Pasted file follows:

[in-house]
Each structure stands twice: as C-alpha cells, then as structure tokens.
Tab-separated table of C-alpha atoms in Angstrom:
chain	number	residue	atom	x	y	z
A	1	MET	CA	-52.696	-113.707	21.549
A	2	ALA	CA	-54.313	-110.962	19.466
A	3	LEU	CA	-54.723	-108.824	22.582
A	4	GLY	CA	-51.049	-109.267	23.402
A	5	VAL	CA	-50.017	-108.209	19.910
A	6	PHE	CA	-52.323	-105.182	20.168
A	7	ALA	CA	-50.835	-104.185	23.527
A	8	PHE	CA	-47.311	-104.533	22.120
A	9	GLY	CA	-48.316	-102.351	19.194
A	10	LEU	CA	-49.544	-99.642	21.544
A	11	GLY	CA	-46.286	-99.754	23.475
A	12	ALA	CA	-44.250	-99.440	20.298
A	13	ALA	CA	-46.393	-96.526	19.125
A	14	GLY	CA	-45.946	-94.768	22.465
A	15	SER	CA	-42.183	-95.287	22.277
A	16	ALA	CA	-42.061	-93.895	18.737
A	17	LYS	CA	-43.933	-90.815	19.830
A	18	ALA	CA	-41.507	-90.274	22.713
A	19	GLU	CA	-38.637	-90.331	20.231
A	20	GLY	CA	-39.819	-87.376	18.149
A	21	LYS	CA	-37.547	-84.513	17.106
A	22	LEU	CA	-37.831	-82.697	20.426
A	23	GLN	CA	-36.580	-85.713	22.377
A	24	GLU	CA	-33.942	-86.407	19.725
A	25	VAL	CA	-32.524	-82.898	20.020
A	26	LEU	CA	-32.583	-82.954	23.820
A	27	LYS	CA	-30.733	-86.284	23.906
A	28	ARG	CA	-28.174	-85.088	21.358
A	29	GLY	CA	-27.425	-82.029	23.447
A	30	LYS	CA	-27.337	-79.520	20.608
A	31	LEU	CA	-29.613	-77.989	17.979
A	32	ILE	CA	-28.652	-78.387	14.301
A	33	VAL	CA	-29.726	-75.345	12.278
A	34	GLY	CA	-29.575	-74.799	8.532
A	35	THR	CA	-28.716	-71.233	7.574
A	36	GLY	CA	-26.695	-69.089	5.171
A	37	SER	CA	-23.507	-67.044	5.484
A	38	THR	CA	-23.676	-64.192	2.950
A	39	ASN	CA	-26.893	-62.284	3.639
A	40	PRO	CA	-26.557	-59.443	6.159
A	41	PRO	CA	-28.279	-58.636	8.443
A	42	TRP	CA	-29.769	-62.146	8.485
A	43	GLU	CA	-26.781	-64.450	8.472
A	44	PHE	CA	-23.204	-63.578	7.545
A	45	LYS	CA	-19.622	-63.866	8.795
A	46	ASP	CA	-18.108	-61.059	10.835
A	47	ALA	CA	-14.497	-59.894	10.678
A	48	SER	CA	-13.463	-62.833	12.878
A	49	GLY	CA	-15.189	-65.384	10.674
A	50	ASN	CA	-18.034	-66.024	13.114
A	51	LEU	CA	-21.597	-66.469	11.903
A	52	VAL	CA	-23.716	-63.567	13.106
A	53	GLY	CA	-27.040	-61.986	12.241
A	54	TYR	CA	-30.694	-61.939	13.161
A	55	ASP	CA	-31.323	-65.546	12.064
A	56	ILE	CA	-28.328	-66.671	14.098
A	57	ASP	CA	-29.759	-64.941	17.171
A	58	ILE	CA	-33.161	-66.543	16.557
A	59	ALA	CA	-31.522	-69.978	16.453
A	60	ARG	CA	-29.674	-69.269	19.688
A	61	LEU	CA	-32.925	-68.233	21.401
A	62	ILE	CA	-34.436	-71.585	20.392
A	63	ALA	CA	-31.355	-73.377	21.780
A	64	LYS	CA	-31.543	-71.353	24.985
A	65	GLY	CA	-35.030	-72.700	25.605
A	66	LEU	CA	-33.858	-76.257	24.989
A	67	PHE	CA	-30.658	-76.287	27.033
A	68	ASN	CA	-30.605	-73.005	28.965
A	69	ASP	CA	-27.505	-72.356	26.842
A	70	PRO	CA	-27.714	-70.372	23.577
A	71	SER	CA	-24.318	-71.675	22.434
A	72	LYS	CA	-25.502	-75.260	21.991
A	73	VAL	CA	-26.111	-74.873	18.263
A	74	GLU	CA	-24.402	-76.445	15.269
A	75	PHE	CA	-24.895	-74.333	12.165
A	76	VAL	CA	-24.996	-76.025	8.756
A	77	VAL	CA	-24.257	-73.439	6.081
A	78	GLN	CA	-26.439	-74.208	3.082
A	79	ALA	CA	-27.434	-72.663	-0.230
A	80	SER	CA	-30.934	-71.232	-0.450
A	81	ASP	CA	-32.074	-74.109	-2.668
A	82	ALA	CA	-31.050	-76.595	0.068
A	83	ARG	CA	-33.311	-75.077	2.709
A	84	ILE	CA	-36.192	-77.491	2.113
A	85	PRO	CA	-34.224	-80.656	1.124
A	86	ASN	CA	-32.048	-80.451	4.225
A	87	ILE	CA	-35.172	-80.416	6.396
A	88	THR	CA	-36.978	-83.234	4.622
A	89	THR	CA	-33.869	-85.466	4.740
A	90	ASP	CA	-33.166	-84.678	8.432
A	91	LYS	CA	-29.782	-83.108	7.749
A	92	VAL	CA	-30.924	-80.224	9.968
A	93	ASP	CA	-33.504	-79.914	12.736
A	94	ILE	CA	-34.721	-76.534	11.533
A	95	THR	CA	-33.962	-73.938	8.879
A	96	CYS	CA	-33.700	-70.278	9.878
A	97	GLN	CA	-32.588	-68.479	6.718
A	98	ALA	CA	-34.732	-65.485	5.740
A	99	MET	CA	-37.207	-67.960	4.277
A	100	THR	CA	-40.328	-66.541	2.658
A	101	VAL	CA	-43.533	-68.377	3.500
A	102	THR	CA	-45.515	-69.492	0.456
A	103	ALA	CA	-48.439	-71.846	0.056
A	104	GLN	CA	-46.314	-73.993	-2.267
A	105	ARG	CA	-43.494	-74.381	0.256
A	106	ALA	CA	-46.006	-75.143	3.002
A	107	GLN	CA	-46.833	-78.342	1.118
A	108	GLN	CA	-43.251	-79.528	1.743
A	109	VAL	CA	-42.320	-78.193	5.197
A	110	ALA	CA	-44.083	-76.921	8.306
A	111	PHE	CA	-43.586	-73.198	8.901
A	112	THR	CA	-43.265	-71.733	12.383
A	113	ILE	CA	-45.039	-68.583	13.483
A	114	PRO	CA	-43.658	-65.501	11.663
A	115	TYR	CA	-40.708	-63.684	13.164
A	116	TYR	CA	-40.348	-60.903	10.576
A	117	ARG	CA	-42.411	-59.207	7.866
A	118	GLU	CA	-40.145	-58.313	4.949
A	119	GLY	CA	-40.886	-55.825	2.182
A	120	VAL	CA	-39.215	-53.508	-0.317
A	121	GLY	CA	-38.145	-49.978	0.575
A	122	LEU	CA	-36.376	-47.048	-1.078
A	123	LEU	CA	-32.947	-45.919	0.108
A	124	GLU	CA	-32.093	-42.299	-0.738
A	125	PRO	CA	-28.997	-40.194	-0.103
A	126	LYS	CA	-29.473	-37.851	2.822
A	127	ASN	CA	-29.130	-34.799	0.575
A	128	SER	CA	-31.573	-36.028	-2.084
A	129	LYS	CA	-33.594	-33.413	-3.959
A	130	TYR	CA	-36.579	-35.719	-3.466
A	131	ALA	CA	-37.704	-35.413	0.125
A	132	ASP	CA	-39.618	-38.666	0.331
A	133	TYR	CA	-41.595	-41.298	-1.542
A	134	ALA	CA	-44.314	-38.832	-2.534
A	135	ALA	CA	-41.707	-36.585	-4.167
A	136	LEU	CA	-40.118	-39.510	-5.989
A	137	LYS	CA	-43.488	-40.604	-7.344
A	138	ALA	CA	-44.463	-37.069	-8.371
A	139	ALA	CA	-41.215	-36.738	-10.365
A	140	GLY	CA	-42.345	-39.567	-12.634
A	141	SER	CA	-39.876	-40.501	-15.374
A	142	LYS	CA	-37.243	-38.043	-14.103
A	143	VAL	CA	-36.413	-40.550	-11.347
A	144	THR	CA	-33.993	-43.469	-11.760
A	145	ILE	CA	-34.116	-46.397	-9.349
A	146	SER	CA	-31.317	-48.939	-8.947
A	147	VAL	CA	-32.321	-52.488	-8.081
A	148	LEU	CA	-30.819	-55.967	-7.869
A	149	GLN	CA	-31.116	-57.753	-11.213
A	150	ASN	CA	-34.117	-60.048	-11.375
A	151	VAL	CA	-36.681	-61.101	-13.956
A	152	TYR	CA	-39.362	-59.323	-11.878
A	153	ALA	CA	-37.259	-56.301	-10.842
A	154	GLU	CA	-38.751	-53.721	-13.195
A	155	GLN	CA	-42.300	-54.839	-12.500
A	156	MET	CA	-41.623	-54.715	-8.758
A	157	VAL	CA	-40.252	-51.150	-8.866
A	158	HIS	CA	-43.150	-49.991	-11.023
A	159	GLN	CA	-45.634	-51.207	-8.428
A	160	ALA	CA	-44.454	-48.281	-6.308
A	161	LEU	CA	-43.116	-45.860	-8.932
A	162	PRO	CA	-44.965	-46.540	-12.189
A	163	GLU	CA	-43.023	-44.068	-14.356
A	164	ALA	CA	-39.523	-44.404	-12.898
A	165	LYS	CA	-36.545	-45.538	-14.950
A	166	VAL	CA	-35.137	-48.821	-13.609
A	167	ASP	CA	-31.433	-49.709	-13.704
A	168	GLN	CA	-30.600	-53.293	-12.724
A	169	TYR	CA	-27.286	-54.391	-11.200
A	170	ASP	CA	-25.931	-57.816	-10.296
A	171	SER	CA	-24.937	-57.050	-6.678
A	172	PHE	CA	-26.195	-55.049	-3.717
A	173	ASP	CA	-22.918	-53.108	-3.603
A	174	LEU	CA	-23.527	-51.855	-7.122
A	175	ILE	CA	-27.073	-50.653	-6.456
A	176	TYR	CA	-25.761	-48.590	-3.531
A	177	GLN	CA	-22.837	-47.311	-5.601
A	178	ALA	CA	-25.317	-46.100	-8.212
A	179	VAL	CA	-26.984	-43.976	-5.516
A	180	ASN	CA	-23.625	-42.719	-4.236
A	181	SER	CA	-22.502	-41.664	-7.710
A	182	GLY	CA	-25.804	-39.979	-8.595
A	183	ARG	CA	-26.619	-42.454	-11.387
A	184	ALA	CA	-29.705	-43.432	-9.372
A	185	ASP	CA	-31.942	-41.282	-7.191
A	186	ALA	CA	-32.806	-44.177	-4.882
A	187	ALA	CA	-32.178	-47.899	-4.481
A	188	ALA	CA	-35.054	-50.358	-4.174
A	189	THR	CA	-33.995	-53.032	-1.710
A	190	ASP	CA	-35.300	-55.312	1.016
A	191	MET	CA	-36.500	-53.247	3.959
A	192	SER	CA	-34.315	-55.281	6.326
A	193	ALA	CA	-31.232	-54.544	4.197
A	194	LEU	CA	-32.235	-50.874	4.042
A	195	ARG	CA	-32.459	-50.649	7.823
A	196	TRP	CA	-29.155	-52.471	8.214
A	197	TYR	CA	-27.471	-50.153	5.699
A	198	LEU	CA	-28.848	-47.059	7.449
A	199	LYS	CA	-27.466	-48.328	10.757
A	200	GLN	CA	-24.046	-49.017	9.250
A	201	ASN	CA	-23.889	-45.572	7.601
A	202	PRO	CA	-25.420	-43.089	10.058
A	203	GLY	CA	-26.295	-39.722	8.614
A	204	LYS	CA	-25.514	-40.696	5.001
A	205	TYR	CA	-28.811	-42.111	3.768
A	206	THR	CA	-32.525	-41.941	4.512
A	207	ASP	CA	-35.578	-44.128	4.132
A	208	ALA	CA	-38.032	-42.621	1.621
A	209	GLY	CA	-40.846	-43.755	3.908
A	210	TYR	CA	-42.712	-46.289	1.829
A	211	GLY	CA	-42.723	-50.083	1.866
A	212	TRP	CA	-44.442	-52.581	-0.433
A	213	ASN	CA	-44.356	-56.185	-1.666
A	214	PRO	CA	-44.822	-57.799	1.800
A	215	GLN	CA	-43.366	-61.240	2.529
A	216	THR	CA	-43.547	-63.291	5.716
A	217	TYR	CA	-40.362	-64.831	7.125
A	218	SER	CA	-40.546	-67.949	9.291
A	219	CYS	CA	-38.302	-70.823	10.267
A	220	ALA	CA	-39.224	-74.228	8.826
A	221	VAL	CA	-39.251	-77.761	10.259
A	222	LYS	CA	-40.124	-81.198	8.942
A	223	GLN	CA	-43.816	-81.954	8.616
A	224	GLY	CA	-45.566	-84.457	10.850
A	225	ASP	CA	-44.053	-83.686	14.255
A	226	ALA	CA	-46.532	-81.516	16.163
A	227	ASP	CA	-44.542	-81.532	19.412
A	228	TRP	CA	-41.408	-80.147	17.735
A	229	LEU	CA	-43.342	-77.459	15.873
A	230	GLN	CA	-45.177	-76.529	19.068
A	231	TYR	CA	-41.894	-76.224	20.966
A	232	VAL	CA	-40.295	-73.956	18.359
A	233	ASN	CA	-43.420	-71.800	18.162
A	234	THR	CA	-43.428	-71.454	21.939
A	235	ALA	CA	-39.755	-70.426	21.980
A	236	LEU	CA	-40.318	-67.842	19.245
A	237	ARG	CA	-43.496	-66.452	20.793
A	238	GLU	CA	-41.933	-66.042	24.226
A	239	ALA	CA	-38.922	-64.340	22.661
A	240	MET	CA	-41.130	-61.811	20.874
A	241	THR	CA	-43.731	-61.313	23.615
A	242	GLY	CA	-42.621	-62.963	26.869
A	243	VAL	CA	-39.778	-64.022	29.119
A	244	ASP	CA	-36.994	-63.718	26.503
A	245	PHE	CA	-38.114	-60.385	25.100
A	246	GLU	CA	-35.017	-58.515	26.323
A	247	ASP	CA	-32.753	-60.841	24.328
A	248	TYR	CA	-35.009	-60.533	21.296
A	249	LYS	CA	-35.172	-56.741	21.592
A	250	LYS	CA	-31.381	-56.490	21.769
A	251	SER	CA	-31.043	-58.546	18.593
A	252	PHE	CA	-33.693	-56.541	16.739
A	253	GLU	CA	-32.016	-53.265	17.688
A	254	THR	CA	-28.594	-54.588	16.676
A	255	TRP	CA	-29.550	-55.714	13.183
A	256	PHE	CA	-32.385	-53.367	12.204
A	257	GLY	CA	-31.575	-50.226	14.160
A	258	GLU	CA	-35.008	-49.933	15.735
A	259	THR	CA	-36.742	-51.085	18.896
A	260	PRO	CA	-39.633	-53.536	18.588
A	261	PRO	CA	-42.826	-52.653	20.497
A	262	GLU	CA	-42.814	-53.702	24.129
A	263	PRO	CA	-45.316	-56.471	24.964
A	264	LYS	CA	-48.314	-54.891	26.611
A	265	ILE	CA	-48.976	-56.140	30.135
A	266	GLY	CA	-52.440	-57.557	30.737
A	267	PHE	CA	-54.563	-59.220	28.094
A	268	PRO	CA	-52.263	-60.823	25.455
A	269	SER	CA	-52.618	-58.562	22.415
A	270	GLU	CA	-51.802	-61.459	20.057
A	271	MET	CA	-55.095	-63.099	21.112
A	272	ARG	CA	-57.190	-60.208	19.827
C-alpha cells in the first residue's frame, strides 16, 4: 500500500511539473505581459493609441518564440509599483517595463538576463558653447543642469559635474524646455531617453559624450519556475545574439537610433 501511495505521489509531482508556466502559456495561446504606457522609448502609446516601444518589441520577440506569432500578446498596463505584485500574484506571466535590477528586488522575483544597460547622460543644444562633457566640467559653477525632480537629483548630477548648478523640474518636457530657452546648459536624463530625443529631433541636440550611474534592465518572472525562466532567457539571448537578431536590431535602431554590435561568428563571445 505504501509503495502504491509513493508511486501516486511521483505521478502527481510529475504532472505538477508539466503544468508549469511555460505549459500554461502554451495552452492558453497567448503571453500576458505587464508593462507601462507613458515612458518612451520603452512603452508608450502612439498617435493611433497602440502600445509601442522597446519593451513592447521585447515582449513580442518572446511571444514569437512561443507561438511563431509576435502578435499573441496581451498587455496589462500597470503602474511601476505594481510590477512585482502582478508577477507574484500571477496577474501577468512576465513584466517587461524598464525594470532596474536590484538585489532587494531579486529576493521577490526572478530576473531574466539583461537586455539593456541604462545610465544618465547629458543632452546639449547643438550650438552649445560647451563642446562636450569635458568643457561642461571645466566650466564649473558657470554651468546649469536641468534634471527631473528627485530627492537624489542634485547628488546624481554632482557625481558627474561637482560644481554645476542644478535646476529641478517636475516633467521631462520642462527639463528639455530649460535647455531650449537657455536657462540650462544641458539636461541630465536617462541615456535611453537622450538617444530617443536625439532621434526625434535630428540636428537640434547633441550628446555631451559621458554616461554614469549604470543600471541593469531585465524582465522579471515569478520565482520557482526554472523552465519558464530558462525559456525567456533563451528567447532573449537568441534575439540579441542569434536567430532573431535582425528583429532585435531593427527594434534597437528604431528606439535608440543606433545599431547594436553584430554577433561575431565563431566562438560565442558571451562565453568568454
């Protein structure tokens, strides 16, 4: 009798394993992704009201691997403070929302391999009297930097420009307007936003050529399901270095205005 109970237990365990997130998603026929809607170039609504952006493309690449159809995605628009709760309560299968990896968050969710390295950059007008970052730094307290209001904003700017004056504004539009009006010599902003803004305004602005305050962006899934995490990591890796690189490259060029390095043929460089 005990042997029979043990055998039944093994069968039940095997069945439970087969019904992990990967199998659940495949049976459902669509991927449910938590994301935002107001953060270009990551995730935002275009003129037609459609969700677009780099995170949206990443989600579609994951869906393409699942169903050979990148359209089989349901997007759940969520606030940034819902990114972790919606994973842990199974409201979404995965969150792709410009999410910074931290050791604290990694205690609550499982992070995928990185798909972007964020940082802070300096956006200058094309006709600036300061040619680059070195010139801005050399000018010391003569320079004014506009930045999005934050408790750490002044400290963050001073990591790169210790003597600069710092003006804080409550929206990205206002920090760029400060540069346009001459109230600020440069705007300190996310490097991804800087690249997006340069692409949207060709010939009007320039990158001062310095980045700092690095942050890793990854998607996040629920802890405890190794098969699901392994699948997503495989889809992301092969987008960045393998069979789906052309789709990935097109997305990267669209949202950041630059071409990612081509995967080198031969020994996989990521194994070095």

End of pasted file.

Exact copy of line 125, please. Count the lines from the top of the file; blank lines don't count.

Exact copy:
A	121	GLY	CA	-38.145	-49.978	0.575